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Monday, September 16, 2013

Will versus Personality

Perhaps those of you with a clinical background have something constructive to say.  Right now, I'm just thinking out loud.  Everyone is free to disagree or agree with what I am about to say.

I've been reading a 'professional' book about Codependency, which I have found very helpful in many ways, and 'out-of-the-box' in other ways.  But, one thing it did do is get me thinking about the psychological term 'personality' and how the Church really does not use a similar concept at all.

From all that I have read, the Church has never officially recognized any system of categorizing Personality, which Wikipedia defines as:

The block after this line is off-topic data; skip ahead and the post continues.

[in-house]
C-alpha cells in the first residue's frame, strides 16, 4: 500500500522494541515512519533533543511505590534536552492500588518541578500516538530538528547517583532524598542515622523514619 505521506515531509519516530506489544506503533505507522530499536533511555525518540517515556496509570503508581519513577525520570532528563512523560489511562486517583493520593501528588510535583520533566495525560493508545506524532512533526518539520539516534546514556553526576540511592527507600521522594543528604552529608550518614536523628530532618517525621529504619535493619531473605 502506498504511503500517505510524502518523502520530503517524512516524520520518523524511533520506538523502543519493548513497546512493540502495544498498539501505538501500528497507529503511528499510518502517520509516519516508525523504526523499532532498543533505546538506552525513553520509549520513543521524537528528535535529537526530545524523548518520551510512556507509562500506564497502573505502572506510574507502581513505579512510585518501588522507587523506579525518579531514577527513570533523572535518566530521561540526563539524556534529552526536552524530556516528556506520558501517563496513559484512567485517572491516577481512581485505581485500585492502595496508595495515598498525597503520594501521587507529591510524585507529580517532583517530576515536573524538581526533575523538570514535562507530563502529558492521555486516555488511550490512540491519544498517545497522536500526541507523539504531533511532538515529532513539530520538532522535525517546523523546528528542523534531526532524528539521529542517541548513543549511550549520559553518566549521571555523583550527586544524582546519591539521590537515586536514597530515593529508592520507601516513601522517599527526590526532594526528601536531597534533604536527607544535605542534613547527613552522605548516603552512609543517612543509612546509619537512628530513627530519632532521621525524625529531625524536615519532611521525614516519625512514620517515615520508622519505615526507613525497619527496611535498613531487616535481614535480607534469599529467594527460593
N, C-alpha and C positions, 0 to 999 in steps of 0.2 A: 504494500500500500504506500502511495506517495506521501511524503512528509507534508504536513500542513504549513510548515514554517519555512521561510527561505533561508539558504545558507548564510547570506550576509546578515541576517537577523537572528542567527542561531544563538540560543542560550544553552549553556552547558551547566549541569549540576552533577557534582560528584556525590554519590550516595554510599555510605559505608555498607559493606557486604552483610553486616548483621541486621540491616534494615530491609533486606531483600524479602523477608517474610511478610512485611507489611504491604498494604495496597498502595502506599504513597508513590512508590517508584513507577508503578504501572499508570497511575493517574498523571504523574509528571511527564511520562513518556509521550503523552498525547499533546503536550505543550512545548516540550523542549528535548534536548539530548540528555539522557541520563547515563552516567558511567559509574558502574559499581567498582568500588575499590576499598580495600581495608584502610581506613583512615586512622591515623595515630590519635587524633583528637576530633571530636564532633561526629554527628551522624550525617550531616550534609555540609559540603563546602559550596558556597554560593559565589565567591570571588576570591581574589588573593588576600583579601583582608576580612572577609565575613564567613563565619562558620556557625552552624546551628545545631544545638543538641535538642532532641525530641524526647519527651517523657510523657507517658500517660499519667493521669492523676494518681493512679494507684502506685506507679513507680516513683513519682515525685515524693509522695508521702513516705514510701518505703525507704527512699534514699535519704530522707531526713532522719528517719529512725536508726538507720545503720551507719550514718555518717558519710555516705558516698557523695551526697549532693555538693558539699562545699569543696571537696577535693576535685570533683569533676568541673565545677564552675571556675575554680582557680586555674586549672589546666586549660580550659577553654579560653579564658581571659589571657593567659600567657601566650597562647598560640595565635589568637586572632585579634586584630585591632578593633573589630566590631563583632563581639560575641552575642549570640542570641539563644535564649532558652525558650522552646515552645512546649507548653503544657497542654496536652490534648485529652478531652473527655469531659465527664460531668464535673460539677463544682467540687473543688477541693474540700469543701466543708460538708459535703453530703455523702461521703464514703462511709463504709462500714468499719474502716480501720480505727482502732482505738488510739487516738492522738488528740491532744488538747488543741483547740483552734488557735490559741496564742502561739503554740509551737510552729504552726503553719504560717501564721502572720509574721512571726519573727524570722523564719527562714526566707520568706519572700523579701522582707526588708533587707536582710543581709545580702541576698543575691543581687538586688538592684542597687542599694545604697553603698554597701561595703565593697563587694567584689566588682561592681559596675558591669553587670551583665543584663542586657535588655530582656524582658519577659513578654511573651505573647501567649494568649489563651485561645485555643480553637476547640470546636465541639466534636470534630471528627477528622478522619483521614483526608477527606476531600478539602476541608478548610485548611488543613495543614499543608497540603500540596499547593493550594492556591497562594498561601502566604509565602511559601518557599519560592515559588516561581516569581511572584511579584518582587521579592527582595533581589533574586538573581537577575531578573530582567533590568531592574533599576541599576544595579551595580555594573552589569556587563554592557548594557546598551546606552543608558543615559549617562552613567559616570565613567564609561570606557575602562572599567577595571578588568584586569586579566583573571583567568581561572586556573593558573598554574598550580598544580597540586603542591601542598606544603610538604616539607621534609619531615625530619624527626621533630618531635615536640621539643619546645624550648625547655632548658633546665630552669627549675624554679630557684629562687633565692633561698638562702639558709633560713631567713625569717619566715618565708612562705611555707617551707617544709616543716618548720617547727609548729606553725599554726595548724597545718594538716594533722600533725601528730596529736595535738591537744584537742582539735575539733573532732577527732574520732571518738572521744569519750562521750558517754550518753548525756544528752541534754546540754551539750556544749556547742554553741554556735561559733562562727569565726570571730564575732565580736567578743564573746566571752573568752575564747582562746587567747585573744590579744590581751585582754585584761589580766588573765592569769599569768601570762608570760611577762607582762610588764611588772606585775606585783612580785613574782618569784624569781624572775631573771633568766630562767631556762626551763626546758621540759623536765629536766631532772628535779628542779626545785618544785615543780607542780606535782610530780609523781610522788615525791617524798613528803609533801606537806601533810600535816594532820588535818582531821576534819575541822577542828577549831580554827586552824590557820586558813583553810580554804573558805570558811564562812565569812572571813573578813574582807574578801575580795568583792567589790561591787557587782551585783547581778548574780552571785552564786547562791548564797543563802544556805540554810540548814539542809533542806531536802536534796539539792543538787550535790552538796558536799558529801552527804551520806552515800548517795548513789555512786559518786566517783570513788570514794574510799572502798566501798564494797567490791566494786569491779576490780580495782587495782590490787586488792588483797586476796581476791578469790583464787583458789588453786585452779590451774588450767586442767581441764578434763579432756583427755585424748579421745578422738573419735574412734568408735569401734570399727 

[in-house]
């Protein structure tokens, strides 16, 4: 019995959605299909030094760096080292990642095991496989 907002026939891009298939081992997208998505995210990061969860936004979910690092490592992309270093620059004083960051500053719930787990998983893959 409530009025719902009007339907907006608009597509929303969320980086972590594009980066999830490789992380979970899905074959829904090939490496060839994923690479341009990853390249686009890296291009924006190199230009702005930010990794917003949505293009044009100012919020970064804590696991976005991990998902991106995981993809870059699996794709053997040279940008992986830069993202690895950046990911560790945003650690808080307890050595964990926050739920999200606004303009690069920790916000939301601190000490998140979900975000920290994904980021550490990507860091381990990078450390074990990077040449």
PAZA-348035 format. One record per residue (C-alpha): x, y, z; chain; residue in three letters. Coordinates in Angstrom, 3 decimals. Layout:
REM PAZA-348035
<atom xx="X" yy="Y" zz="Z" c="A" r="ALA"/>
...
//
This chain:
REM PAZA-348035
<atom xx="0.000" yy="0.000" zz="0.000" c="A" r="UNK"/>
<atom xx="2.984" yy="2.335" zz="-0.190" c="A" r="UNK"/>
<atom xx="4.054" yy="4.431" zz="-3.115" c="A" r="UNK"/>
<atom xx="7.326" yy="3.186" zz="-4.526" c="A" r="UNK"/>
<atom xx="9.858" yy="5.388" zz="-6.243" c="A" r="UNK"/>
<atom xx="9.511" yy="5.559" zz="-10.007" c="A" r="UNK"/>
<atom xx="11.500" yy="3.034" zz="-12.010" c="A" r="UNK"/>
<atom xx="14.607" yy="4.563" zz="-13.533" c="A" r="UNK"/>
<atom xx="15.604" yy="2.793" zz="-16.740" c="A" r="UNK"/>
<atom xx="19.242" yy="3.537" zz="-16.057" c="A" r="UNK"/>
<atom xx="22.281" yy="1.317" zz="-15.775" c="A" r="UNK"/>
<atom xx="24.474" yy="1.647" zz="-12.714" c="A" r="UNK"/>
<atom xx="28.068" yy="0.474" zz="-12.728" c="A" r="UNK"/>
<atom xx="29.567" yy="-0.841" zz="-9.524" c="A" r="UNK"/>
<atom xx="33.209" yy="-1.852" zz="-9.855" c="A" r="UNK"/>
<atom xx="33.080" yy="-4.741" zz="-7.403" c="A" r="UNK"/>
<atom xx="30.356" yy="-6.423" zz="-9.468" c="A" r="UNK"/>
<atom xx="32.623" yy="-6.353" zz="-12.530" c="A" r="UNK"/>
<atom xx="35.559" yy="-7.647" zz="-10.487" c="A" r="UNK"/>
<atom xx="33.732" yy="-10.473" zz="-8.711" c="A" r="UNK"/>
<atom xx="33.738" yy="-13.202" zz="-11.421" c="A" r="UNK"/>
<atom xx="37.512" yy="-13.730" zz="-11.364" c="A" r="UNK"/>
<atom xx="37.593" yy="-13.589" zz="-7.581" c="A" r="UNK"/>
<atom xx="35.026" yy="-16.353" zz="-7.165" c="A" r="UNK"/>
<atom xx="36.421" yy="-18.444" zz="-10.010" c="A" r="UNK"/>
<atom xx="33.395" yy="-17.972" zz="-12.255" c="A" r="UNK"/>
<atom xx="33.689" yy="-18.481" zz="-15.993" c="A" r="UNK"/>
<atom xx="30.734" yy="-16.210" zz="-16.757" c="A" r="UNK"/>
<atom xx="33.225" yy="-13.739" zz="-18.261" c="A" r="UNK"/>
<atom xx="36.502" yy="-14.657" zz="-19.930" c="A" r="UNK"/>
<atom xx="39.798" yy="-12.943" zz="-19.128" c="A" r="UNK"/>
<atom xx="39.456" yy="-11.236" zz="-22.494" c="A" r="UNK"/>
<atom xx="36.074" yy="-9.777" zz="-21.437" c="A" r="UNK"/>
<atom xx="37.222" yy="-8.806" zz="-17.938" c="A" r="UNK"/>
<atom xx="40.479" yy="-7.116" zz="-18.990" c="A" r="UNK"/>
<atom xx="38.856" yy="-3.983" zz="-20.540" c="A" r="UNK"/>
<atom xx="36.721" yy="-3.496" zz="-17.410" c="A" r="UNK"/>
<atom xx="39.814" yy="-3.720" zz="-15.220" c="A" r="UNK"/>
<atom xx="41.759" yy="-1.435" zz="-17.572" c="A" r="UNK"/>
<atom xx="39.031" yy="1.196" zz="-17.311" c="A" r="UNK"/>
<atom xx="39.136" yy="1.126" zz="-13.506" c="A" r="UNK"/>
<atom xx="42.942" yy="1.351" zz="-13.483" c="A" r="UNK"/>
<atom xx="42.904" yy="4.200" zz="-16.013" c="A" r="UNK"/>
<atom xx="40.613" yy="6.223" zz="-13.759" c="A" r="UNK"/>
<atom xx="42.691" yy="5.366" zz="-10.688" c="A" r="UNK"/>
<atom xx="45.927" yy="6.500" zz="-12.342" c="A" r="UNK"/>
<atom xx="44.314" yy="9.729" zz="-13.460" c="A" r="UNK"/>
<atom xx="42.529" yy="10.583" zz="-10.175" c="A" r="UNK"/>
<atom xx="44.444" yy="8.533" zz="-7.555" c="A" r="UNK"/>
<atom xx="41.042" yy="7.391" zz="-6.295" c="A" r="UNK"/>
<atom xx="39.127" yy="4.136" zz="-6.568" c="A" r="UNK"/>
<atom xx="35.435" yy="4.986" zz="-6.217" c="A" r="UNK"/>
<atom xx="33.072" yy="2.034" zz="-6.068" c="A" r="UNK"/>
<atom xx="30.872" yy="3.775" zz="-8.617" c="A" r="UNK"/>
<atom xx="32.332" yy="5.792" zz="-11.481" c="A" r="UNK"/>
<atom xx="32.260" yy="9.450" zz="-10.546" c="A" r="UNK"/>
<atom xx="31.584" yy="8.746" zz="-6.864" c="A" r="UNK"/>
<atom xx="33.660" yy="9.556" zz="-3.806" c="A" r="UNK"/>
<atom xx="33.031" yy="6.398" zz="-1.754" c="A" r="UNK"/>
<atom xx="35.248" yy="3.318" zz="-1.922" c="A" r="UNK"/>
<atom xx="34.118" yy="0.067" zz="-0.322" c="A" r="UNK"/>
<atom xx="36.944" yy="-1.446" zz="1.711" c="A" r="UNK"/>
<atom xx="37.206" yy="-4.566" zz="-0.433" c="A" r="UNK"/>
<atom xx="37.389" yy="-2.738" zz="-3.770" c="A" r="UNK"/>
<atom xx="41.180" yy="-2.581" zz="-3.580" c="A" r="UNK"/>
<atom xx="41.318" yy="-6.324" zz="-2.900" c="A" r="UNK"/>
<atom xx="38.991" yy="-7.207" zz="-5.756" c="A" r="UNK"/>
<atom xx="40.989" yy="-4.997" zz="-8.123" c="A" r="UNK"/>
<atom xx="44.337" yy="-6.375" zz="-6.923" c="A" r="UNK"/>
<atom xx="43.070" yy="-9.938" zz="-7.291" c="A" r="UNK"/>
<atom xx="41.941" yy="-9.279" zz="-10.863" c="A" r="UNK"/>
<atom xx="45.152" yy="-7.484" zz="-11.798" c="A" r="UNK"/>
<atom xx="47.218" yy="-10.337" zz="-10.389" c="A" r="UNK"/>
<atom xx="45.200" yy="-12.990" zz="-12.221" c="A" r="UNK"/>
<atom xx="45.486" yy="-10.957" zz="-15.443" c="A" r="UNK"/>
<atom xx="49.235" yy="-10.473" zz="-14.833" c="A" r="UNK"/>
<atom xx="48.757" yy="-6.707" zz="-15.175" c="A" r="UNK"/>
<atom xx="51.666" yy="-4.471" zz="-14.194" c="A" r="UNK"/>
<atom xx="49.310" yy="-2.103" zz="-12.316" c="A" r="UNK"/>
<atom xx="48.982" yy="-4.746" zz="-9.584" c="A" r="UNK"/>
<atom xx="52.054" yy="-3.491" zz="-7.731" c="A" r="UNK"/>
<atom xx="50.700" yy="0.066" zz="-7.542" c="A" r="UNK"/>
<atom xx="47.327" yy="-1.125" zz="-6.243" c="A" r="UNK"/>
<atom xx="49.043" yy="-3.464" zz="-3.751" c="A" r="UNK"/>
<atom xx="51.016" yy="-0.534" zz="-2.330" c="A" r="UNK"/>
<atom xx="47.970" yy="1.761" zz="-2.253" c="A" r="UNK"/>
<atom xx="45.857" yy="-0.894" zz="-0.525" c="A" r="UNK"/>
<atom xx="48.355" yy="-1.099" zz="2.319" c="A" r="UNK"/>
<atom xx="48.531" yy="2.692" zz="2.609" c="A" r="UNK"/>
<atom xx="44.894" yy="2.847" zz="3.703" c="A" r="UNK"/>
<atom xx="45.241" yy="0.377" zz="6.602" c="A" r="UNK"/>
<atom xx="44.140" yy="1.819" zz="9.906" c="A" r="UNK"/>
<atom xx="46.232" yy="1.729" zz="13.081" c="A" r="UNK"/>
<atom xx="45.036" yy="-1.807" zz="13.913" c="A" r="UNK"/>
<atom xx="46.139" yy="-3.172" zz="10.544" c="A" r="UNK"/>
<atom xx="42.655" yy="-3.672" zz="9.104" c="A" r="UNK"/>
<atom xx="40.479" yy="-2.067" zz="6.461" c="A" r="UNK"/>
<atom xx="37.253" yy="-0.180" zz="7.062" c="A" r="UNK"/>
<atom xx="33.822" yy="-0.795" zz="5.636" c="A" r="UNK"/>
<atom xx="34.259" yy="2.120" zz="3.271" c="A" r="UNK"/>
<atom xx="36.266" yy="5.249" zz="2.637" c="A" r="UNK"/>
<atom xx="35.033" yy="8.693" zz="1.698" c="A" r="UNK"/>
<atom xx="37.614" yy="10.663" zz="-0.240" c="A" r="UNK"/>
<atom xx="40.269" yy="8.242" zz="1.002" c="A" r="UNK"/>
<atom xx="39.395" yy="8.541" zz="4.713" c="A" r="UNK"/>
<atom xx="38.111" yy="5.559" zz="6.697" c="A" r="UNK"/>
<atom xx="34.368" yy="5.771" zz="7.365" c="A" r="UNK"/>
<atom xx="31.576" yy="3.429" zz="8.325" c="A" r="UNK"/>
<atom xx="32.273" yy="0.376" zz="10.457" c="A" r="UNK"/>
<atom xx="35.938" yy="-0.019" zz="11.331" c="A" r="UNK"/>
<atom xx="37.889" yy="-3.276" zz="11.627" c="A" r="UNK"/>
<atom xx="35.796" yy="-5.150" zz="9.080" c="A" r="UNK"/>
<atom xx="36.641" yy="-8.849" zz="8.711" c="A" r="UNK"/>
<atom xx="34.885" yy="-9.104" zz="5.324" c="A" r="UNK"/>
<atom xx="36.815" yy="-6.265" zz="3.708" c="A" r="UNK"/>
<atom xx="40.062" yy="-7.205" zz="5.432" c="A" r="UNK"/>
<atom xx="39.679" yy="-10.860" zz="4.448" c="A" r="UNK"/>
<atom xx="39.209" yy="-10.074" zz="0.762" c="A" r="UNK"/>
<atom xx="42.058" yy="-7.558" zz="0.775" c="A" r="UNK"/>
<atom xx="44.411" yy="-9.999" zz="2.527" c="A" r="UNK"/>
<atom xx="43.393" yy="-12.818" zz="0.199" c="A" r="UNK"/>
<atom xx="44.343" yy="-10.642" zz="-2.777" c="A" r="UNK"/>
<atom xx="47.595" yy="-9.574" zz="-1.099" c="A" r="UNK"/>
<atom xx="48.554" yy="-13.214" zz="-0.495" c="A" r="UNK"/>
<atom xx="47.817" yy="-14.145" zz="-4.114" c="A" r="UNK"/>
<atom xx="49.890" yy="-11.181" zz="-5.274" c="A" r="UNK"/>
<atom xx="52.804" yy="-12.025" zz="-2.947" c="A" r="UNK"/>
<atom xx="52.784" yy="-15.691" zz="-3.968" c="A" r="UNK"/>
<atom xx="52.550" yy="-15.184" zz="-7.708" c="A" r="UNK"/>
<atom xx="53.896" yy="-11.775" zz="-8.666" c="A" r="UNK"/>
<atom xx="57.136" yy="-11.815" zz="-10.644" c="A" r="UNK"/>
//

1. A set of qualities that make a person (or thing) distinct from another2. An assumed role or manner of behavior

I think it is safe to assume that the reason for this is that the manifestations of personality, whether we are 'Introverts' or 'Extroverts,' are really not impediments to salvation and the path to God.  Salvation and inner peace are paths all men can choose, no matter their personality traits.

What is interesting is that when you compare this with the 12 Steps, you notice the same approach: personality is not an issue, only sobriety.  And, the Steps can be worked so long as you are willing to work them.